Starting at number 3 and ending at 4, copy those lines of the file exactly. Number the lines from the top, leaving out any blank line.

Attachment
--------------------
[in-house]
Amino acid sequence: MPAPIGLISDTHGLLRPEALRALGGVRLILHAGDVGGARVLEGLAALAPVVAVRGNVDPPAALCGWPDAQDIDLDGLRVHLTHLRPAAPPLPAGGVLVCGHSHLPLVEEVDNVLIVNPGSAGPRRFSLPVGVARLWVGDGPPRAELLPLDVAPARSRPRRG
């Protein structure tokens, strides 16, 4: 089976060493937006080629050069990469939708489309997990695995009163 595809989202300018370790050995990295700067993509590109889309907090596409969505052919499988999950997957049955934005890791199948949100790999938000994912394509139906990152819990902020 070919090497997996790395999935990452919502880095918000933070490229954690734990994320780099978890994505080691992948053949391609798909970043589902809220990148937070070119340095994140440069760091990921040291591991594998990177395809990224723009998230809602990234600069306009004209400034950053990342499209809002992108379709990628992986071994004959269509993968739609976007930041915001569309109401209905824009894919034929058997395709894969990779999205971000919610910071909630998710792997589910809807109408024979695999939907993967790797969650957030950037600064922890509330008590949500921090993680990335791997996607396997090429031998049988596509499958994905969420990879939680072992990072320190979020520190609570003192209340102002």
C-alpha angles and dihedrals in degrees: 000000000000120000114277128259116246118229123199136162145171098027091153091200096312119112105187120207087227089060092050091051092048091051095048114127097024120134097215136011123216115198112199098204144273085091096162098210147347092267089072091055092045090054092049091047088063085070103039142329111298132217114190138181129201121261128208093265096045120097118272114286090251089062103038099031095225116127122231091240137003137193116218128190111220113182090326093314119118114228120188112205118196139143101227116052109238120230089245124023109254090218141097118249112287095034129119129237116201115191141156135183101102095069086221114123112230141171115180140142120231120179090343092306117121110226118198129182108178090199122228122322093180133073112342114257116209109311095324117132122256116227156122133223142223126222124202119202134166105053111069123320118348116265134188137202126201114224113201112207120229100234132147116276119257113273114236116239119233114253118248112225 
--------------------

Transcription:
């Protein structure tokens, strides 16, 4: 089976060493937006080629050069990469939708489309997990695995009163 595809989202300018370790050995990295700067993509590109889309907090596409969505052919499988999950997957049955934005890791199948949100790999938000994912394509139906990152819990902020 070919090497997996790395999935990452919502880095918000933070490229954690734990994320780099978890994505080691992948053949391609798909970043589902809220990148937070070119340095994140440069760091990921040291591991594998990177395809990224723009998230809602990234600069306009004209400034950053990342499209809002992108379709990628992986071994004959269509993968739609976007930041915001569309109401209905824009894919034929058997395709894969990779999205971000919610910071909630998710792997589910809807109408024979695999939907993967790797969650957030950037600064922890509330008590949500921090993680990335791997996607396997090429031998049988596509499958994905969420990879939680072992990072320190979020520190609570003192209340102002």
C-alpha angles and dihedrals in degrees: 000000000000120000114277128259116246118229123199136162145171098027091153091200096312119112105187120207087227089060092050091051092048091051095048114127097024120134097215136011123216115198112199098204144273085091096162098210147347092267089072091055092045090054092049091047088063085070103039142329111298132217114190138181129201121261128208093265096045120097118272114286090251089062103038099031095225116127122231091240137003137193116218128190111220113182090326093314119118114228120188112205118196139143101227116052109238120230089245124023109254090218141097118249112287095034129119129237116201115191141156135183101102095069086221114123112230141171115180140142120231120179090343092306117121110226118198129182108178090199122228122322093180133073112342114257116209109311095324117132122256116227156122133223142223126222124202119202134166105053111069123320118348116265134188137202126201114224113201112207120229100234132147116276119257113273114236116239119233114253118248112225 